Up a hill and down again.
Around and in –

Out was what it was all about
but now it’s done.

At the end was the beginning,
just like it said or someone did.

Keep looking, keep looking,
keep looking.

One might argue, with some justification, that this is a poem that Creeley has written before, and yet it seems clearly so beside the point. Approaching this work, possibly any work, with an air of judgment ultimately will tell you so very little about what is going on when there is so much more to be gained by not doing so, by reading through that old nagging sense, getting beyond it to see what the poet was sensing, was after. I find this poem, as I do several others here, absolutely compelling, memorable in ways that forced me to commit so many of the poems in For Love, the first of Bob’s books I owned some 40 years ago, to memory. Is this a great poem? I don’t care – it certainly for me will be a touchstone of what I personally love about poetry going forward.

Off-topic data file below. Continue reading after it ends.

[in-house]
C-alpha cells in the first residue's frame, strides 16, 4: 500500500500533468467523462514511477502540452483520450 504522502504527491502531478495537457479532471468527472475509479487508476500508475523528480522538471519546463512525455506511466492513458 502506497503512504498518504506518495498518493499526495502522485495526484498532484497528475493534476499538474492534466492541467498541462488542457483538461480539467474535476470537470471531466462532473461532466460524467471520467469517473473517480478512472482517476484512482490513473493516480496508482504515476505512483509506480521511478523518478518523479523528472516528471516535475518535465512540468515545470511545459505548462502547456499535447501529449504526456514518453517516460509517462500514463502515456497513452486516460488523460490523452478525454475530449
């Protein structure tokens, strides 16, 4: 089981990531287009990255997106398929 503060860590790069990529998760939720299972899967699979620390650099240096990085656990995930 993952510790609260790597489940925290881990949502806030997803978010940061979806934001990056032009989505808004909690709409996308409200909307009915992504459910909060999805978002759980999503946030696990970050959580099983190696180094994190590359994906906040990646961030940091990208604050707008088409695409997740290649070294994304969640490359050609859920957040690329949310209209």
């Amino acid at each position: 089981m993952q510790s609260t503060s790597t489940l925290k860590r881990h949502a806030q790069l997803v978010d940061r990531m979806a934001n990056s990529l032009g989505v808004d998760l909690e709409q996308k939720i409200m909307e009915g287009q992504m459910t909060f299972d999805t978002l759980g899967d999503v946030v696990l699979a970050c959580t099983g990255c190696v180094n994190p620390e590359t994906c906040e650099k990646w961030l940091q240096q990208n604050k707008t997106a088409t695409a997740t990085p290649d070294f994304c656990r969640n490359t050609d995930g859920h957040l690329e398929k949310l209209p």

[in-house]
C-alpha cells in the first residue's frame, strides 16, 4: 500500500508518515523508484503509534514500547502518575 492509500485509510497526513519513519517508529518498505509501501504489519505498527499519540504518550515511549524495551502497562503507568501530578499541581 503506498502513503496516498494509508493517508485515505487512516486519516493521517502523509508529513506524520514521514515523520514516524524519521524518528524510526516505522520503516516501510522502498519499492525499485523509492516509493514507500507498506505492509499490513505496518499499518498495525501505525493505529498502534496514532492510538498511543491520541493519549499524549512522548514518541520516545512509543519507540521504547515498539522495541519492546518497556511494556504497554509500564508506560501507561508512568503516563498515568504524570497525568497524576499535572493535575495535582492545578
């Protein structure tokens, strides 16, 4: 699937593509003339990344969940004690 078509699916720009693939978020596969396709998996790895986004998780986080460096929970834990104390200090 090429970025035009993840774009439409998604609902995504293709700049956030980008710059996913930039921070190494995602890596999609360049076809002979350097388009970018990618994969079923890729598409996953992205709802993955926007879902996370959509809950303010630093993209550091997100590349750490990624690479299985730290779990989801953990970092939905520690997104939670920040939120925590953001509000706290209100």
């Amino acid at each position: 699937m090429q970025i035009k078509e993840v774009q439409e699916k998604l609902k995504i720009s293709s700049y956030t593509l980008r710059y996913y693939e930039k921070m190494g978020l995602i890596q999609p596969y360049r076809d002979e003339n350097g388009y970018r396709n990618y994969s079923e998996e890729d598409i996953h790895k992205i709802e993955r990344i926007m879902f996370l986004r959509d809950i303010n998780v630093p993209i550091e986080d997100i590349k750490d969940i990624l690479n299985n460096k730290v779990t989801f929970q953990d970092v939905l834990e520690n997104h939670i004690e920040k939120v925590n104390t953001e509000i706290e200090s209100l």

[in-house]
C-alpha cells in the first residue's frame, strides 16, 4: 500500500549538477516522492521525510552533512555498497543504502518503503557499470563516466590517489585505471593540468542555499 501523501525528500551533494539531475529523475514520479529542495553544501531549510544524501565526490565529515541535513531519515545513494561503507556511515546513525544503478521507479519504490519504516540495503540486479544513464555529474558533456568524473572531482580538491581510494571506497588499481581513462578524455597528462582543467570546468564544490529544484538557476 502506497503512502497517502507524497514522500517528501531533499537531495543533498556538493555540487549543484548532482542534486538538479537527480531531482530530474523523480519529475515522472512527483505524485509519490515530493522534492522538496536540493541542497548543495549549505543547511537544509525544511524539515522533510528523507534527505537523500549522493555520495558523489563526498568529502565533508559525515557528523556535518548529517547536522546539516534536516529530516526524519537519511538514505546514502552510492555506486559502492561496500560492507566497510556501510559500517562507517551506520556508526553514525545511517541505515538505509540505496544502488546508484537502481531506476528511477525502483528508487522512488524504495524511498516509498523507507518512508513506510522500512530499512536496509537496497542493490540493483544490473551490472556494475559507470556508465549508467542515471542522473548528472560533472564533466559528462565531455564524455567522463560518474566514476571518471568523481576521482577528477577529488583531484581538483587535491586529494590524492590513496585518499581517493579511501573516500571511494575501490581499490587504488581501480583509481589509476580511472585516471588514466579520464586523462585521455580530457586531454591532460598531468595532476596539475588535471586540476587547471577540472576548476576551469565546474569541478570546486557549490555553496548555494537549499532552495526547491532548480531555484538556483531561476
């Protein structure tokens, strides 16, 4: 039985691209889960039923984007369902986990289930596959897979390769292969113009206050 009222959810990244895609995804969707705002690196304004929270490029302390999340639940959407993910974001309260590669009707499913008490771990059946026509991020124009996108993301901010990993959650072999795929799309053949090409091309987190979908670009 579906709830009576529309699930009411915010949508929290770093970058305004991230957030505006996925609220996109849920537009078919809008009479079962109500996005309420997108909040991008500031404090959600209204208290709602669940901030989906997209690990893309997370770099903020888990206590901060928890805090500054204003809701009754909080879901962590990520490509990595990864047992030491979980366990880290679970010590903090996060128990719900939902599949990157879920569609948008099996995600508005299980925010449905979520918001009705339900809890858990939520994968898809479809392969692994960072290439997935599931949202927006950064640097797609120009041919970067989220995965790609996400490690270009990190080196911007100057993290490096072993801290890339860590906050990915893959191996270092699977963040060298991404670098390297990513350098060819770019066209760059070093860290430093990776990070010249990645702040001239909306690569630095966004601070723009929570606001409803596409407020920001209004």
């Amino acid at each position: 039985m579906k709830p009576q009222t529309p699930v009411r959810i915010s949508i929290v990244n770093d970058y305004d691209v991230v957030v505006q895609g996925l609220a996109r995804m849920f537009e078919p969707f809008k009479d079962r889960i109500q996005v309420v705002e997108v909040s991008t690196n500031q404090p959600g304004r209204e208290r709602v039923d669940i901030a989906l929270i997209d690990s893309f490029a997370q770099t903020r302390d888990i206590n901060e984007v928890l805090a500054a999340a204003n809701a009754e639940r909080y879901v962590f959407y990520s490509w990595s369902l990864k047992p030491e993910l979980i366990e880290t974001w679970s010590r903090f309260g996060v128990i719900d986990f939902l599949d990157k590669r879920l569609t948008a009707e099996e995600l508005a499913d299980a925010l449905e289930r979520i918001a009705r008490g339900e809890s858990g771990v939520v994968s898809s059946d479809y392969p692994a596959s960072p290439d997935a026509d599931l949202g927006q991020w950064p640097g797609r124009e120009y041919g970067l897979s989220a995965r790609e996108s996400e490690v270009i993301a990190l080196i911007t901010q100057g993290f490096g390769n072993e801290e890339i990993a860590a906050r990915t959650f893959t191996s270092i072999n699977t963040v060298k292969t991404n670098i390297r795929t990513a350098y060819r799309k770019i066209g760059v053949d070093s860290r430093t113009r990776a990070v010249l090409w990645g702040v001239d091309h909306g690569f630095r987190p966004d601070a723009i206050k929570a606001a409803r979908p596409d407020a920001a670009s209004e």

The concerns of the poem are not a young person’s, and this is a book filled with elegies, with saying goodbye, recalling regrets:

Paul

I’ll never forgive myself for the
violence propelled me at sad Paul
Blackburn, pushed in turn by both
our hopeless wives who were spitting
venom at one another in the heaven
we’d got ourselves to, Mallorca, mid-fifties,
where one could live for peanuts while
writing great works and looking at the
constant blue sea, etc. Why did I fight such
surrogate battles of existence with such
a specific friend as he was for sure?
Our first meeting NYC 1960 we talked two
and a half days straight without leaving the
apartment. He knew Auden and Yeats
by heart and had begun on Pound’s lead
translating the Provençal poets, and was
studying with Moses Hadas at NYU. How
sweet this thoughtful beleaguered vulnerable